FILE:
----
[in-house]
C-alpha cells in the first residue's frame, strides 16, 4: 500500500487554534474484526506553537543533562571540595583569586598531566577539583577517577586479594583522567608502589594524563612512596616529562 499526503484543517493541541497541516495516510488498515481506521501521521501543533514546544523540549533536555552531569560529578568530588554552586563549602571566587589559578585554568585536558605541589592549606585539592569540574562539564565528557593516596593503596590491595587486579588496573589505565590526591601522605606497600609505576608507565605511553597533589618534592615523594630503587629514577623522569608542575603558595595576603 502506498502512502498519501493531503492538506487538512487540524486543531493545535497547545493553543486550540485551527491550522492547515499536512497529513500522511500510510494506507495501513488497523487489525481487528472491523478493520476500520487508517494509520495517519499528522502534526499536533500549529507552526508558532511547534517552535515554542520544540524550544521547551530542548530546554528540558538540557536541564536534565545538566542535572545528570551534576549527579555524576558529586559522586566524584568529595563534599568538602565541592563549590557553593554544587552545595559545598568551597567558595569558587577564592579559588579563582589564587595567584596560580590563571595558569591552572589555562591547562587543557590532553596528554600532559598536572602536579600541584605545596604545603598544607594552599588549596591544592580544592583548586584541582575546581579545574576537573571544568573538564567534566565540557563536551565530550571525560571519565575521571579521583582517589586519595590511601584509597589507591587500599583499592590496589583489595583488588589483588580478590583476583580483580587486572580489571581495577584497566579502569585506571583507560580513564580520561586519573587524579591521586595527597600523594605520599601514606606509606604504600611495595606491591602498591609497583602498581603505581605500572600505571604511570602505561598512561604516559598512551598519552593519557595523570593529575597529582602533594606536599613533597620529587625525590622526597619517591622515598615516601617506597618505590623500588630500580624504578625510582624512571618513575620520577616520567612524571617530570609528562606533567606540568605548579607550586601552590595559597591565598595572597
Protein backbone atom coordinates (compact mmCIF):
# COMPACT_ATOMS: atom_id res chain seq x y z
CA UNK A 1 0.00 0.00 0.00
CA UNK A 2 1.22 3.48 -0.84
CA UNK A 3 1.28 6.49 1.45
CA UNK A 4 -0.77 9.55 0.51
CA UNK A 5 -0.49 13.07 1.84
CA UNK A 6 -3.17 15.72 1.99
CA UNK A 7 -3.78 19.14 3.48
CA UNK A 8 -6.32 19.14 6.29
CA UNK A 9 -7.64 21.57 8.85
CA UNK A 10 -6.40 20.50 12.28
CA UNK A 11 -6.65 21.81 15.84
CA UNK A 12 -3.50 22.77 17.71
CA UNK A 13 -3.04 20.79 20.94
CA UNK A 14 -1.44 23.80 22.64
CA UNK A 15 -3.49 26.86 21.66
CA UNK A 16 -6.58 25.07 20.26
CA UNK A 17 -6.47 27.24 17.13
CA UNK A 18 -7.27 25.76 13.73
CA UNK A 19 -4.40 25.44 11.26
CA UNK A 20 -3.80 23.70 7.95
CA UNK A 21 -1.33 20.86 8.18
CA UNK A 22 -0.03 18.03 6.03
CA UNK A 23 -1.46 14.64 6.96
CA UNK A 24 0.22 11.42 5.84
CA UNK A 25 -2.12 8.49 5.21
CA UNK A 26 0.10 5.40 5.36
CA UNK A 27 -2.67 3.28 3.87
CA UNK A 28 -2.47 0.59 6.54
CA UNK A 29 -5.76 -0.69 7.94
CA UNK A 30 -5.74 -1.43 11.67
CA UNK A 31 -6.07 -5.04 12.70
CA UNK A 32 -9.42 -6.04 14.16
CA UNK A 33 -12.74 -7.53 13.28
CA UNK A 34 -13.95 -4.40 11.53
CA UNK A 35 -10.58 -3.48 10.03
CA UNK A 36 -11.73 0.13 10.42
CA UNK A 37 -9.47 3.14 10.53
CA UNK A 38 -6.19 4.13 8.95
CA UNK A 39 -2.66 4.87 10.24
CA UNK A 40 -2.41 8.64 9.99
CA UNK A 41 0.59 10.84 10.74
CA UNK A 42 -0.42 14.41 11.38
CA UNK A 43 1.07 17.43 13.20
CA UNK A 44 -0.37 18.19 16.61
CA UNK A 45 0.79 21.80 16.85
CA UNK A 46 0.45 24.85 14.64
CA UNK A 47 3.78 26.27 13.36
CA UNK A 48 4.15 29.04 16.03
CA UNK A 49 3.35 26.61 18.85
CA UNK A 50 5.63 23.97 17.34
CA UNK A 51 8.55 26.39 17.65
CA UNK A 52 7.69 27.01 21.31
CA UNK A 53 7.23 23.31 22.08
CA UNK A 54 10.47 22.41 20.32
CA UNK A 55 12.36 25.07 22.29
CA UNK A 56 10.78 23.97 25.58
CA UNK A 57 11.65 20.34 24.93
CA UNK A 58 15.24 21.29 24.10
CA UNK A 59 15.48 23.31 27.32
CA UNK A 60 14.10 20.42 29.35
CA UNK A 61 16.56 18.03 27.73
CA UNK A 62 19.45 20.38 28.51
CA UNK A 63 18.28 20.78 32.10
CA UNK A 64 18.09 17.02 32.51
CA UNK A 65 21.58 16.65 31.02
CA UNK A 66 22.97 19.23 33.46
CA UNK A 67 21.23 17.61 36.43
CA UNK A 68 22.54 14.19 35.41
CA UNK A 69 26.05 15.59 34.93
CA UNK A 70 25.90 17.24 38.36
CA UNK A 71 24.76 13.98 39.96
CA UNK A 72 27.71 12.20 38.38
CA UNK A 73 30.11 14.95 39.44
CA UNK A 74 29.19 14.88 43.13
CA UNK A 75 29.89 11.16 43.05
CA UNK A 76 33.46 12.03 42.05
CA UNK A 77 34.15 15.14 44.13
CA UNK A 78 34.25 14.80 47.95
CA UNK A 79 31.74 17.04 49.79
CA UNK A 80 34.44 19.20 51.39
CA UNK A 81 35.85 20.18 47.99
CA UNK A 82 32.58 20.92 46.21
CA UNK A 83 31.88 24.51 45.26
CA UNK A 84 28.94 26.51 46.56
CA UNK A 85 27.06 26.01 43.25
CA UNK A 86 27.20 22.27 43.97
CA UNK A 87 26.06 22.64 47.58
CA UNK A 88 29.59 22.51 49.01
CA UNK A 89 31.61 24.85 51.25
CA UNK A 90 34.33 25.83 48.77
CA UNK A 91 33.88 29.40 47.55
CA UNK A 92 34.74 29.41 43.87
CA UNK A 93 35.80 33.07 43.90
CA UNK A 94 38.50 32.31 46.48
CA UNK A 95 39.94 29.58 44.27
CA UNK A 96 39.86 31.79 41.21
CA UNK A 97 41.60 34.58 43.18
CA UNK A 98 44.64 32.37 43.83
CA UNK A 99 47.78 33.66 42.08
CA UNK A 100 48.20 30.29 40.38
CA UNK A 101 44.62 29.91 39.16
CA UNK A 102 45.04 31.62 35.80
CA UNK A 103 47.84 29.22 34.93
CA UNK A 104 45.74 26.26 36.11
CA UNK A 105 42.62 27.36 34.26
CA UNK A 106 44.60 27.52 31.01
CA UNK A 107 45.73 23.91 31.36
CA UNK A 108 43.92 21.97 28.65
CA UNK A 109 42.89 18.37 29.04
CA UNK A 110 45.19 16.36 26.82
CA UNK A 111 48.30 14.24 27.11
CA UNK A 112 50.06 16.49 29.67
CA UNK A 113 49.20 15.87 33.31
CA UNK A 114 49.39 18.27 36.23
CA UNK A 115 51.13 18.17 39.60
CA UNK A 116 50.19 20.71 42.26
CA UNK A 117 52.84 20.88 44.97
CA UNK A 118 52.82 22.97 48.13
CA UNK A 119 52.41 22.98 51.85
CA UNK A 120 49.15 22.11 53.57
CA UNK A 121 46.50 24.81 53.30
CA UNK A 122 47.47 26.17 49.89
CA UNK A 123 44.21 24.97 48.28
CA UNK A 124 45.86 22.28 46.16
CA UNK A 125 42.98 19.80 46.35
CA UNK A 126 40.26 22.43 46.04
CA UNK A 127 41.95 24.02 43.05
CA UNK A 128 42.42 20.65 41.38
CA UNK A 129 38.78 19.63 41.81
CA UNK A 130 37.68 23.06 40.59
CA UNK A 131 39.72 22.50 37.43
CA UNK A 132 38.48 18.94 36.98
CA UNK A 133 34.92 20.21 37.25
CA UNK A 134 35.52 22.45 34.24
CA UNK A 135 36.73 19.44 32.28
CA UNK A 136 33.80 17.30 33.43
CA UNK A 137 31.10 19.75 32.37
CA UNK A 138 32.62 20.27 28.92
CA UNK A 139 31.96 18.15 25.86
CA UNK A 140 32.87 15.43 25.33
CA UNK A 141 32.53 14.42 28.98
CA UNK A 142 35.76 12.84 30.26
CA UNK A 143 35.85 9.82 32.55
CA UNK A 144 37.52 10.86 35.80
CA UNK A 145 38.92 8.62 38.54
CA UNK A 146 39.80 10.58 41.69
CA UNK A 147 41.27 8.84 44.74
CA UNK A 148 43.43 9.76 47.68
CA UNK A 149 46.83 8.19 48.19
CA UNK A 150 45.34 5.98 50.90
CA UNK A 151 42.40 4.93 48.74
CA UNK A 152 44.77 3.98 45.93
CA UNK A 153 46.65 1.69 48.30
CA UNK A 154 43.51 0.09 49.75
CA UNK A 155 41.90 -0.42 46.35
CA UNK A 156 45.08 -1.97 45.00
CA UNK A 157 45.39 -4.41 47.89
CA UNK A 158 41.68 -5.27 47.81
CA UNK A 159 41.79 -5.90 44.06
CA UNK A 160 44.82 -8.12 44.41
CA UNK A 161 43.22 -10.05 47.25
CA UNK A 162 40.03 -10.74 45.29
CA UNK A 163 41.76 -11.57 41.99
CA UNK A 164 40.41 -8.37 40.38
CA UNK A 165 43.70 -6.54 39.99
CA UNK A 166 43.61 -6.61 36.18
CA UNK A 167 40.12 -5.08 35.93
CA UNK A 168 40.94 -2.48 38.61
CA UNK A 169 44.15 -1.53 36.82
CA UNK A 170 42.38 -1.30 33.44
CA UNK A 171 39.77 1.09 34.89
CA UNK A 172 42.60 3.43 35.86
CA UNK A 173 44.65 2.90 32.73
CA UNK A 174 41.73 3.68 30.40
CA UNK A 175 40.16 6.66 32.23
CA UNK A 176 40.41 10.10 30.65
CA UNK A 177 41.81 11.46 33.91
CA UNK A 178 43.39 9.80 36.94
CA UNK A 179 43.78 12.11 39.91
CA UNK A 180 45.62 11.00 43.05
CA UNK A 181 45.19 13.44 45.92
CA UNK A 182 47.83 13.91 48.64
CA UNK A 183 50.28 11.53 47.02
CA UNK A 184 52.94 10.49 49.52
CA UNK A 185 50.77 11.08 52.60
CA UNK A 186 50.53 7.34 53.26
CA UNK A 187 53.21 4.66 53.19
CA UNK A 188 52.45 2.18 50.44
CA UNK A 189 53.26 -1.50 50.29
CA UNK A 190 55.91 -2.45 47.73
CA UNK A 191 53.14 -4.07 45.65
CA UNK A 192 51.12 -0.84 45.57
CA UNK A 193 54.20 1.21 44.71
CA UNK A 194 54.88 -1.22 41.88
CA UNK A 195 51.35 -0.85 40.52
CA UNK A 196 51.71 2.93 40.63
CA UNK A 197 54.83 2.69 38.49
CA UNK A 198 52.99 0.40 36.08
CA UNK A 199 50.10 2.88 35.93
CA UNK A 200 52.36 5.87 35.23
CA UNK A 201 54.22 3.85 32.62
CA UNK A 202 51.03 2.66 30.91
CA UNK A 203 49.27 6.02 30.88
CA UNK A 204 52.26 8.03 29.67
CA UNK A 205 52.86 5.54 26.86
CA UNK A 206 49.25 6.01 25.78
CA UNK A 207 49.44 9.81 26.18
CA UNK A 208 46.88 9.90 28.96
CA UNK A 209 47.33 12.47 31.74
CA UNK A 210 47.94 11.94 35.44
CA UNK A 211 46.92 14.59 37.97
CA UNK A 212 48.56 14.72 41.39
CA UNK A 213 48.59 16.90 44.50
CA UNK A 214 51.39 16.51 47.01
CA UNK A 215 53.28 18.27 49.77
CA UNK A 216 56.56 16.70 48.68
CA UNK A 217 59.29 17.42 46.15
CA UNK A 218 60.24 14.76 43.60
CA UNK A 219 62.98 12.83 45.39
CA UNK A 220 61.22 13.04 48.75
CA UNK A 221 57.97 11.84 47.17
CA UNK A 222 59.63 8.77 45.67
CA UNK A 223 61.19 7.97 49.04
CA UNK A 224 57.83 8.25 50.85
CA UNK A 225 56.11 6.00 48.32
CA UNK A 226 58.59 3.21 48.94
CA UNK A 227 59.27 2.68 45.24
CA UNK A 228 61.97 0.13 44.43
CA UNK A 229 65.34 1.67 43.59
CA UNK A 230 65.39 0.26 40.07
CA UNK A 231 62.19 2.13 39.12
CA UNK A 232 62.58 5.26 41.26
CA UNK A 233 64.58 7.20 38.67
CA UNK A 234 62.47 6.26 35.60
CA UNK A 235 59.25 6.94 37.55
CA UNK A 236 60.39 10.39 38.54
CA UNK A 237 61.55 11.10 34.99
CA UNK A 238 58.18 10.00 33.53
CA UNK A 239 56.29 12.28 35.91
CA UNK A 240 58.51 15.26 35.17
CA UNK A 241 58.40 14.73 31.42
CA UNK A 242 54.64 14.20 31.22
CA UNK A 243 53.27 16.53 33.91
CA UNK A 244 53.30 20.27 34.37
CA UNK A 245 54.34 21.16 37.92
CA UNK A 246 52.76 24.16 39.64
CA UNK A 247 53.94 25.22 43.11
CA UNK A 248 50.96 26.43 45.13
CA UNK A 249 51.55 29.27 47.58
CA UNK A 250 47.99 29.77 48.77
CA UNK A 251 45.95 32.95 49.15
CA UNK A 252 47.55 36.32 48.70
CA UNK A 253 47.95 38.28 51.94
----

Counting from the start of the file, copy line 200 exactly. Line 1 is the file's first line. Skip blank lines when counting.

CA UNK A 196 51.71 2.93 40.63